calling "java from C dll" (system command??)

Discussion in 'C Programming' started by jobs239@hotmail.com, Jul 21, 2006.

  1. Guest

    Can I use this line inside C program "system(java -jar <jarfilename>)"
    to run a java program from C?

    Or do I have to use some JNI interface.?
     
    , Jul 21, 2006
    #1
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  2. Flash Gordon Guest

    wrote:
    > Can I use this line inside C program "system(java -jar <jarfilename>)"
    > to run a java program from C?


    You can, but whether it works depends on things outside the C language.

    > Or do I have to use some JNI interface.?


    You may be able to do that as well.

    The best solution will depend on what you are trying to achieve, and you
    would be better off discussing it in a group dedicated to your
    implementation or, depending on what they consider topical, a Java group
    than on comp.lang.c (I've no idea about comp.lang.java.programmer).

    Follow-ups set, since solving the OPs problem will involve things beyond
    the scope of standard C and so is off topic for comp.lang.c
    --
    Flash Gordon, living in interesting times.
    Web site - http://home.flash-gordon.me.uk/
    comp.lang.c posting guidelines and intro:
    http://clc-wiki.net/wiki/Intro_to_clc
     
    Flash Gordon, Jul 21, 2006
    #2
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  3. On 2006-07-21, <> wrote:
    > Can I use this line inside C program "system(java -jar <jarfilename>)"
    > to run a java program from C?
    >


    No. That's a either a string literal or a syntax error, depending on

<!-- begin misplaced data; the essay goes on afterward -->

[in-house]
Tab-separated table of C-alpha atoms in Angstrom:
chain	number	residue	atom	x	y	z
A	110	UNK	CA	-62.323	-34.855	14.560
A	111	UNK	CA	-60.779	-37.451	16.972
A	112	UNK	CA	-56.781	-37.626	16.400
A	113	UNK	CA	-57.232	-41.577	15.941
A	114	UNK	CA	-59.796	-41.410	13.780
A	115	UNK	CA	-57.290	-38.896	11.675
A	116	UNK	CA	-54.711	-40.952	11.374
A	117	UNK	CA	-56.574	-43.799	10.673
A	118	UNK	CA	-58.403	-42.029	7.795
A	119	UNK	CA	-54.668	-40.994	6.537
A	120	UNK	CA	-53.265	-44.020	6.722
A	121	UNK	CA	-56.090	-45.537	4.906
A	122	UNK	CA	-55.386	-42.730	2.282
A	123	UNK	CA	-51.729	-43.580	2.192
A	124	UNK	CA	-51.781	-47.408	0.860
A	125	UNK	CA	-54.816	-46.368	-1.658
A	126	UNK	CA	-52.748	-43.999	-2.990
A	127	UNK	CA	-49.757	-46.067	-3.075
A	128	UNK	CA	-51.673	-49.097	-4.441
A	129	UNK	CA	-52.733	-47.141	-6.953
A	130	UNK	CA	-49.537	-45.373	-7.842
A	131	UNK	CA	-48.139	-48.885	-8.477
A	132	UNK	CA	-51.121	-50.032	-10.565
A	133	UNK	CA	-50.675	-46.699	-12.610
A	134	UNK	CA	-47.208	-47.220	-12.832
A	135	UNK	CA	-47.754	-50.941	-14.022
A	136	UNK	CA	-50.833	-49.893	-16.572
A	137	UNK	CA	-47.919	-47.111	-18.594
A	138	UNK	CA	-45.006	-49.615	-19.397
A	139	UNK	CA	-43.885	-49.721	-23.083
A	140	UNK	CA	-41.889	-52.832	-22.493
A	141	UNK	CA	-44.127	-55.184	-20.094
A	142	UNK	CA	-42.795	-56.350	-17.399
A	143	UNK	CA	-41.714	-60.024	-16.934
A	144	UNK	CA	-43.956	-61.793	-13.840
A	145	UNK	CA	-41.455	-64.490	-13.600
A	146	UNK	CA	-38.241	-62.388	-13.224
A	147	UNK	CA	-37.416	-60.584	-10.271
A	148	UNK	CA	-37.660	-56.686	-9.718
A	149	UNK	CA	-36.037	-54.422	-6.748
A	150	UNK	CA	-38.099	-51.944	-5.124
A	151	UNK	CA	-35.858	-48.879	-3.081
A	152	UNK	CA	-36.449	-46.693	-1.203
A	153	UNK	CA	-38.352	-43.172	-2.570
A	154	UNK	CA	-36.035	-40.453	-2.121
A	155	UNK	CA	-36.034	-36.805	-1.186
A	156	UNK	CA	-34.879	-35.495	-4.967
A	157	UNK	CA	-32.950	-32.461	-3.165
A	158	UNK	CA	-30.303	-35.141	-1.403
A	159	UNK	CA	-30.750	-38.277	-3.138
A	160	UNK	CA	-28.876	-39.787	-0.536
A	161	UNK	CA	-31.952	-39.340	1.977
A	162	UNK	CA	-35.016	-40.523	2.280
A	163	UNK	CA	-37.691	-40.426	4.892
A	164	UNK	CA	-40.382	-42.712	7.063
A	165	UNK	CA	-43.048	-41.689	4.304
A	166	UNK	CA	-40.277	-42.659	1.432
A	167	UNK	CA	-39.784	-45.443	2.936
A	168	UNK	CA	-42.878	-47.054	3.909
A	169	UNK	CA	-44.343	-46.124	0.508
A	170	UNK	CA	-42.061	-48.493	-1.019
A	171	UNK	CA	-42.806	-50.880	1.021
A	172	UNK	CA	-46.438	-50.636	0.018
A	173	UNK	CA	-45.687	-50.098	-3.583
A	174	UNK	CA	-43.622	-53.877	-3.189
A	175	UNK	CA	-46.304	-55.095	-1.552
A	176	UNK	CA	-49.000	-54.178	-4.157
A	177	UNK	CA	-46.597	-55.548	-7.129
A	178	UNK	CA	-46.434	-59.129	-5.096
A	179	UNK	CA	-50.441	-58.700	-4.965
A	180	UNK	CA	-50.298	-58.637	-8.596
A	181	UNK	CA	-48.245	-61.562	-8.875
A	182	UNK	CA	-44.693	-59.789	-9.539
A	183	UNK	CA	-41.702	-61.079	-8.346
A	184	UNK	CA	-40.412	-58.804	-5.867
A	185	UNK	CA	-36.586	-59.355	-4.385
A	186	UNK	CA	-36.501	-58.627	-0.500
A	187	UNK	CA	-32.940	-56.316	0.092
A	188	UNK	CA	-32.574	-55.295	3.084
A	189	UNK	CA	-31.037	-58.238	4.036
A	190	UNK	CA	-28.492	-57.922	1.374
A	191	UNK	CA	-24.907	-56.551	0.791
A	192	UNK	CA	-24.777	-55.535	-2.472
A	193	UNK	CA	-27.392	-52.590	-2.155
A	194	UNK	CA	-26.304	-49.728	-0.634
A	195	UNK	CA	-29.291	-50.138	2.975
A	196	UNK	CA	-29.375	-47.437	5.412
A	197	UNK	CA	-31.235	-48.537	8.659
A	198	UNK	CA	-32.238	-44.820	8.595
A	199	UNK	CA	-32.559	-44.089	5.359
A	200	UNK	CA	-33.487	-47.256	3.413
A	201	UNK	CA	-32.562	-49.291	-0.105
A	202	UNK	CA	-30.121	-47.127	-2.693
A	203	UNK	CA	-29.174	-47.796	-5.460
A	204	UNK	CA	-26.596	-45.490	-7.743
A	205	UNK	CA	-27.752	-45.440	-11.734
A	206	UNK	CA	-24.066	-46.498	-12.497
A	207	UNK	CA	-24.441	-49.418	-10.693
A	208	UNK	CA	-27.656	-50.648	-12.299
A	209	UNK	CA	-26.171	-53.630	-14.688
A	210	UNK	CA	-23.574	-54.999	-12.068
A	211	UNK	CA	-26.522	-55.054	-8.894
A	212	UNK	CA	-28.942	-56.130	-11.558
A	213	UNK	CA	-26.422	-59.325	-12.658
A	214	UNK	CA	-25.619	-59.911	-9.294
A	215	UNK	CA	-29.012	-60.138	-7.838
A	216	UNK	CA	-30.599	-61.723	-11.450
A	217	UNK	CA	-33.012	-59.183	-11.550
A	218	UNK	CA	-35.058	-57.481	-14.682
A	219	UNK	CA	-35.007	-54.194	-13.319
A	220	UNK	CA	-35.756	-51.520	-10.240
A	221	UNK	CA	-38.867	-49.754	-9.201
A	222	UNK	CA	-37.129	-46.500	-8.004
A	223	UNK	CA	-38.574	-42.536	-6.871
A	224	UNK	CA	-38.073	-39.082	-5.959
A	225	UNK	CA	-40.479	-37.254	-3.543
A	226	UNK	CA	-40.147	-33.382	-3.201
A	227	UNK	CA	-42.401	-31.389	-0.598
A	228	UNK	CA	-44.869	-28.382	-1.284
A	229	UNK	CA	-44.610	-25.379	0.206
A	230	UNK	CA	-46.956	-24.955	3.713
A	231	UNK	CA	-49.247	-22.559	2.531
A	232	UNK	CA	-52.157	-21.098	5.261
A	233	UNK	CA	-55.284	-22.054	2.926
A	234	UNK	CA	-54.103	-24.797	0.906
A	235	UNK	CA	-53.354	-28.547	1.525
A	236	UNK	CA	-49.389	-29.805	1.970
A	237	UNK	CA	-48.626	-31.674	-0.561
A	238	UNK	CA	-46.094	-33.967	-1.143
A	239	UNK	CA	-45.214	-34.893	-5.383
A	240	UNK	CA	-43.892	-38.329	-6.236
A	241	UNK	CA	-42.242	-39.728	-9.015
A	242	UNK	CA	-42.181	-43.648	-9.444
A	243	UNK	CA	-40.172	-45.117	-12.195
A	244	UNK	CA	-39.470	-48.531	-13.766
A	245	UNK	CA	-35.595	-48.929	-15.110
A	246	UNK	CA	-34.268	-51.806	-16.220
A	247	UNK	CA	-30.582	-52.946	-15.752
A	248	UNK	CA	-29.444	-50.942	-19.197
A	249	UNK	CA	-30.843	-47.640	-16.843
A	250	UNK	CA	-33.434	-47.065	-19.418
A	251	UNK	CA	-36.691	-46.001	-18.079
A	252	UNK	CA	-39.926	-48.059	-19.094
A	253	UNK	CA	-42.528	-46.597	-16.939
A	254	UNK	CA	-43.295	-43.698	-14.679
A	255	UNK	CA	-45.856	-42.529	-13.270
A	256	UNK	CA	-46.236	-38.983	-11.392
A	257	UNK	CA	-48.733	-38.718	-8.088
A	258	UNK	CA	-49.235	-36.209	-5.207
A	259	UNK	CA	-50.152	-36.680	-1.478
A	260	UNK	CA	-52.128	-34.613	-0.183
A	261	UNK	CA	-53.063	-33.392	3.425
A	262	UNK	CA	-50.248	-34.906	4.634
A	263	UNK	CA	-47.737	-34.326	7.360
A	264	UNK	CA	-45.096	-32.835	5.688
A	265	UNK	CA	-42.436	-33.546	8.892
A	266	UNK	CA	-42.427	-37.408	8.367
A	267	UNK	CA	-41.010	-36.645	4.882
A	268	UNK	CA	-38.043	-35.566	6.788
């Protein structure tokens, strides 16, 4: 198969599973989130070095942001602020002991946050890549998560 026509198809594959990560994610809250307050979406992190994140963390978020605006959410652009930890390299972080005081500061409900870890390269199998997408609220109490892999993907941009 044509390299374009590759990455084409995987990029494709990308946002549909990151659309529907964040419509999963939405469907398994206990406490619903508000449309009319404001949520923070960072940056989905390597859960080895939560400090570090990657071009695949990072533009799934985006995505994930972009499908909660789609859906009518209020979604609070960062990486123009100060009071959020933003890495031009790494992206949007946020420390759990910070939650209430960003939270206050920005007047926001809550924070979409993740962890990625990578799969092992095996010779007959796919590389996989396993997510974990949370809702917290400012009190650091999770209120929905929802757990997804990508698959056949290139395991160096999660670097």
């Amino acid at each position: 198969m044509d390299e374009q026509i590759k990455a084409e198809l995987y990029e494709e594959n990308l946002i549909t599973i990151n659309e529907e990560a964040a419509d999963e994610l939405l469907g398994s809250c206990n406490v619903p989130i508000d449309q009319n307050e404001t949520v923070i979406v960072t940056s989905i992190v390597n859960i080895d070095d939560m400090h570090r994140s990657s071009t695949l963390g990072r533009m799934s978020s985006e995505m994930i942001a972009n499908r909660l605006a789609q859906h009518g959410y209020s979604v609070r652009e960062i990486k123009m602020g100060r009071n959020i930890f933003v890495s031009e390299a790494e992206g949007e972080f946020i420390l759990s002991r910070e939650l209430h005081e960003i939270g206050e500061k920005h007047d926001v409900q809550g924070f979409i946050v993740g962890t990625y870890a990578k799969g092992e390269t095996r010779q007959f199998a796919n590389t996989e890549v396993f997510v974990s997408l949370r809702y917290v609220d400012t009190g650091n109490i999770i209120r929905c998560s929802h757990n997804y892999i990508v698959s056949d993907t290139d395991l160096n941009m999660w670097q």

whether you preserve your quotes.

    > Or do I have to use some JNI interface.?
    >


    I don't know. Unfortunately, I can't think of who /would/ know, so I
    can't redirect you.
     
    Andrew Poelstra, Jul 21, 2006
    #3
  4. jacob navia Guest

    wrote:
    > Can I use this line inside C program "system(java -jar <jarfilename>)"
    > to run a java program from C?
    >
    > Or do I have to use some JNI interface.?
    >


    There is a very simple way to verify this:

    1) open a command shell
    2) type in that command shell
    java -jar filename

    If that works, then the C function call
    system("java -jar filename");

    will work too. Note the correct quotes, and not
    as you typed...

    jacob
     
    jacob navia, Jul 21, 2006
    #4
  5. Malcolm Guest

    <> wrote
    > Can I use this line inside C program "system(java -jar <jarfilename>)"
    > to run a java program from C?
    >
    > Or do I have to use some JNI interface.?
    >

    System is the portable, ANSI C way of doing it.